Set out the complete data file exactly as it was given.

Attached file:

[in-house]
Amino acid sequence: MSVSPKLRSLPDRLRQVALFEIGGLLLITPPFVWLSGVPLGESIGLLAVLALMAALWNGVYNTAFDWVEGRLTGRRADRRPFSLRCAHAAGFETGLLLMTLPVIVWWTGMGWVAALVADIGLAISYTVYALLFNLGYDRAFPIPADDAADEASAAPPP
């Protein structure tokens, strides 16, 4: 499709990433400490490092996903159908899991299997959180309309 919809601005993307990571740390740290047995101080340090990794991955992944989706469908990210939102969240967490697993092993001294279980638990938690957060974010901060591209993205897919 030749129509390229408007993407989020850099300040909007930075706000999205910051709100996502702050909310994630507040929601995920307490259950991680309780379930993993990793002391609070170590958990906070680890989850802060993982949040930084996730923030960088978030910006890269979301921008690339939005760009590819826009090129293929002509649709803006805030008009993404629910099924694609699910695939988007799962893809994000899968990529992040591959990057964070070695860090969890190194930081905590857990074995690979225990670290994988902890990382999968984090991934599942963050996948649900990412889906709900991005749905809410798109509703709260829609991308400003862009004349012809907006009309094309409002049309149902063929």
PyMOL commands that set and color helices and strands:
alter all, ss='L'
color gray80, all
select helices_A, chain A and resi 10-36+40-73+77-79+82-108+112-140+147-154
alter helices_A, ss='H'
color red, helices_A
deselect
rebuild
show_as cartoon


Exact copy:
[in-house]
Amino acid sequence: MSVSPKLRSLPDRLRQVALFEIGGLLLITPPFVWLSGVPLGESIGLLAVLALMAALWNGVYNTAFDWVEGRLTGRRADRRPFSLRCAHAAGFETGLLLMTLPVIVWWTGMGWVAALVADIGLAISYTVYALLFNLGYDRAFPIPADDAADEASAAPPP
């Protein structure tokens, strides 16, 4: 499709990433400490490092996903159908899991299997959180309309 919809601005993307990571740390740290047995101080340090990794991955992944989706469908990210939102969240967490697993092993001294279980638990938690957060974010901060591209993205897919 030749129509390229408007993407989020850099300040909007930075706000999205910051709100996502702050909310994630507040929601995920307490259950991680309780379930993993990793002391609070170590958990906070680890989850802060993982949040930084996730923030960088978030910006890269979301921008690339939005760009590819826009090129293929002509649709803006805030008009993404629910099924694609699910695939988007799962893809994000899968990529992040591959990057964070070695860090969890190194930081905590857990074995690979225990670290994988902890990382999968984090991934599942963050996948649900990412889906709900991005749905809410798109509703709260829609991308400003862009004349012809907006009309094309409002049309149902063929």
PyMOL commands that set and color helices and strands:
alter all, ss='L'
color gray80, all
select helices_A, chain A and resi 10-36+40-73+77-79+82-108+112-140+147-154
alter helices_A, ss='H'
color red, helices_A
deselect
rebuild
show_as cartoon